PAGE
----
“Just as the Mediterranean separated France from the country Algiers, so did the Mississippi separate New Orleans proper from Algiers Point. The neighborhood had a strange mix. It looked seedier and more laid-back all at the same time. Many artists lived on the peninsula, with greenery everywhere and the most beautiful and exotic plants. The French influence was heavy in Algiers, as if the air above the water had carried as much ambience as it could across to the little neighborhood. There were more dilapidated buildings in the community, but Jackson and Buddy passed homes with completely manicured properties, too, and wild ferns growing out of baskets on the porches, as if they were a part of the architecture. Many of the buildings had rich, ornamental detail, wood trim hand-carved by craftsmen and artisans years ago. The community almost had the look of an ailing beach town on some forgotten coast.”
― Hunter Murphy, Imogene in New Orleans
Every year during the New Orleans Writing Marathon I make a point of crossing the Mississippi River on the Algiers Ferry. This year a group of poets decided to walk through the French Quarter and make the crossing. I’m no poet, but the rules aren’t too strict, so I tagged along.
I love riding the Ferry, though I have done it more than a few times. The Algiers Ferry moves cars, pedestrians, and cyclists from the dock at the foot of Canal Street across to the town of Algiers on the West Bank. Even though you are going from the Eastern half United States to the West, due to the twisting river the boat actually goes sort of in another direction. There is something about crossing the Mississippi, though I always think of the ferry as the spot where John Goodman’s character committed suicide in the series Treme. If you’ve ever seen the film Déjà Vu this is the ferry the terrorists attack.
The day was incredibly hot and humid and we maneuvered our route to the ferry to use as much shade as possible. The trip across is two dollars, cash only, no change – I always take a stack of ones and quarters with me when I go to New Orleans for the ferry and the streetcar.
On the Algiers side we went to a trio of spots to write. First was breakfast at Tout de Suite Cafe, which was very good. Right next door was the excellent cafe/coffee shop Two Birds, One Stone – they had a back room full of pinball machines and big tables, a perfect place to write. The young owners were very accommodating to our group – I want to visit again and recommend you do too. I wrote snippets of text at both, then we walked on to Congregation Coffee Roasters for a third stop. I decided to churn out a poem, since that was what everybody else was doing.
A worshipped monolith
made of translucent plastic
red and stained
a machine of fire and water
A cylinder, a totem
raised on a dias of wood
life that needs washing
escape and revelation
We didn’t make the payments
and they took the furniture
when we were gone
and returned to find
an empty room, with
only a bong on a wooden
wire spool table
It was still fairly early, but some of the others had to get back to do a radio broadcast – everybody piled back on the ferry for the trip back.I was distracted by two bike share rental bikes at the ferry terminal and, checking the map on my phone, discovered there was a bike trail on the top of the river levee on the Algiers side – so I opened the app on my phone and unlocked a bike – deciding to go for a ride.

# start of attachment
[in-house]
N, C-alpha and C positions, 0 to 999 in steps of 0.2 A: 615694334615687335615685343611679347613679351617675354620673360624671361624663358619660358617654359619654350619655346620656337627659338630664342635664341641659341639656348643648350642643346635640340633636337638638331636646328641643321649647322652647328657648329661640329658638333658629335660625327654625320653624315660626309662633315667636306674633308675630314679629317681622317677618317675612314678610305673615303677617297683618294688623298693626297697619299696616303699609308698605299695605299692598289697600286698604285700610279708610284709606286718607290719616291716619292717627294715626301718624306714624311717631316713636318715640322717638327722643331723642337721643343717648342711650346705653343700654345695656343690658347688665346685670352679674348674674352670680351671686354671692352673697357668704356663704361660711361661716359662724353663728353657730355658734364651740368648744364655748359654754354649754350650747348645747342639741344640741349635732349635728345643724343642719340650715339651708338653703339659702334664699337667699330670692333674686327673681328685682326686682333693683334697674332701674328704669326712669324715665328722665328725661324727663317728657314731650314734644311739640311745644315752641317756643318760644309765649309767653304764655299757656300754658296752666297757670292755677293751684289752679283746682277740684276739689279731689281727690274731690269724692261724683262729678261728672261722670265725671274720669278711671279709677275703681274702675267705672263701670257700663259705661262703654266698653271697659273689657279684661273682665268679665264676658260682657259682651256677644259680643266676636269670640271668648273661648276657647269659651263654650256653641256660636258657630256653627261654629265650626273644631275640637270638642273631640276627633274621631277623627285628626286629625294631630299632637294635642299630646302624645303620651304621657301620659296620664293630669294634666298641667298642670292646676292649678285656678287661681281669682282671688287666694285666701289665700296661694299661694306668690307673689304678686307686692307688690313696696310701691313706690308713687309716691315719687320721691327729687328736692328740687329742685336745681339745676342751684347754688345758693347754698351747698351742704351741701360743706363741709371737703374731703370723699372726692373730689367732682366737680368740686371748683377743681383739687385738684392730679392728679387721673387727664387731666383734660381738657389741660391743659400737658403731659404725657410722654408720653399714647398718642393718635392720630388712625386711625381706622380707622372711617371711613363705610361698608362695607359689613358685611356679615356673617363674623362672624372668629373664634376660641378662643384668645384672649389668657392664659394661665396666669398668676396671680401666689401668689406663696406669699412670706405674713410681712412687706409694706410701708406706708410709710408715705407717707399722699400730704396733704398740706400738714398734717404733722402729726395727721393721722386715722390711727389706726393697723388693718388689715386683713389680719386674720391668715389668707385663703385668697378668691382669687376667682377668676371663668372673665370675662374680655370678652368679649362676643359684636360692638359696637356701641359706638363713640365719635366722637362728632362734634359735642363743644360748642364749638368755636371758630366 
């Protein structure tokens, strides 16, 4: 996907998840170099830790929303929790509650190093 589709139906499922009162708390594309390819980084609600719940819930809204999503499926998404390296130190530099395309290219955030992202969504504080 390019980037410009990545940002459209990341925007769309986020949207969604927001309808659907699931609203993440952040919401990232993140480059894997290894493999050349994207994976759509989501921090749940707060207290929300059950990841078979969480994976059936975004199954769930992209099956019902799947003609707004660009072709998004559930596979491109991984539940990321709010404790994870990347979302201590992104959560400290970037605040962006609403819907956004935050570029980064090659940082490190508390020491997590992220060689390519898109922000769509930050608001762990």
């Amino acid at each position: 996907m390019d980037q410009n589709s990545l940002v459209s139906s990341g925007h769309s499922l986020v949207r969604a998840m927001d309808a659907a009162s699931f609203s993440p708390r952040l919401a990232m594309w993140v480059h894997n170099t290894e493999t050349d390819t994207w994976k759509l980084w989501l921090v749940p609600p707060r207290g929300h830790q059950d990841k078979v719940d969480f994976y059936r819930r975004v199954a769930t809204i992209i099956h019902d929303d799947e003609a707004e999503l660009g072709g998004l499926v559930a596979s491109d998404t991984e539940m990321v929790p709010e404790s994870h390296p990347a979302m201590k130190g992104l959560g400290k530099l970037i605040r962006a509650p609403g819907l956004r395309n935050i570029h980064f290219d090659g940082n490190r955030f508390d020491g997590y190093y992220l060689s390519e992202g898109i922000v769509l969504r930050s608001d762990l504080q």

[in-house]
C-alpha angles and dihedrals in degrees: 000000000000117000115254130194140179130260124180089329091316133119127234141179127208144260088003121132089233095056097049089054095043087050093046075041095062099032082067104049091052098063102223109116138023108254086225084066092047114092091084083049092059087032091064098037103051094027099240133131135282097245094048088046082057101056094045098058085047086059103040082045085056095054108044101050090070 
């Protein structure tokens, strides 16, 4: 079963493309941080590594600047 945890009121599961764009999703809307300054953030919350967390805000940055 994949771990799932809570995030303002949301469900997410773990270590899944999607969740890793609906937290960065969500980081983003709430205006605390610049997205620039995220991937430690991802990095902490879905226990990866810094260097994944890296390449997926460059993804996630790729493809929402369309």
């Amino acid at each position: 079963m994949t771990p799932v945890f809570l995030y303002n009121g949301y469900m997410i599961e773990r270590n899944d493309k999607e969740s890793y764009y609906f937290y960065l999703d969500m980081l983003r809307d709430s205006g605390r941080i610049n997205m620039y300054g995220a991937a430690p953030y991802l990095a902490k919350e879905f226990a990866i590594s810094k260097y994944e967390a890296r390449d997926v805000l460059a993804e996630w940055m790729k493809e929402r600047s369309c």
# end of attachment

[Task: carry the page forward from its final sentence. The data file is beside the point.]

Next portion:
The New Orleans bike share bikes are built like a tank, and as heavy as one – but the city is flat so that doesn’t cause too much of a problem. It took me a minute to find the control and downshift so I could climb onto the Levee and the swept handlebars took some getting used to. But soon enough I had it all in control and was moving down the smooth levee trail.
I rode south (or more exactly, downriver – the Mississippi curves) for a few miles, down past the Naval station. It was fun – the view of the river and giant ships and barges on one side – the picturesque streets of Algiers on the other. The path sort of petered out and I rode back, past the ferry station and upriver to the giant double bridge… the Crescent City Connector. That was about seven miles and about all I felt up to, so I rode back to the ferry and parked my rented bike.
It was a lot of fun, but there was one problem. It was so hot. It was like riding through a blast furnace. There was no breeze at all – no cooling relief coming off of the river. The top of the Levee is very exposed, not a bit of shade. The burning sun, the boiling air, and the famous New Orleans summer humidity made for a sweaty, exhausting ride.
I was so worn out that when I made it back across the river I was lazy and took a streetcar through the French Quarter (still had a dollar bill and a quarter) back to where we were meeting. A long day, a hot day, but a nice time.
Can’t wait to go back.
Ride at dusk. Even in summer, there is usually a breeze. Or, wait until the end of October and ride through the “winter” until about late April.
You’re right. At home I generally ride after midnight. Didn’t have much choice along the Mississippi river, through.
Do you really? Wow! Around here, you’d be taking your life in your hands. If you can, come back in Nov. The ride, at ay time will be pleasant. If you get to the Eastbank (New Orleans side), you can ride the levee from way Uptown to almost Baton Rouge.
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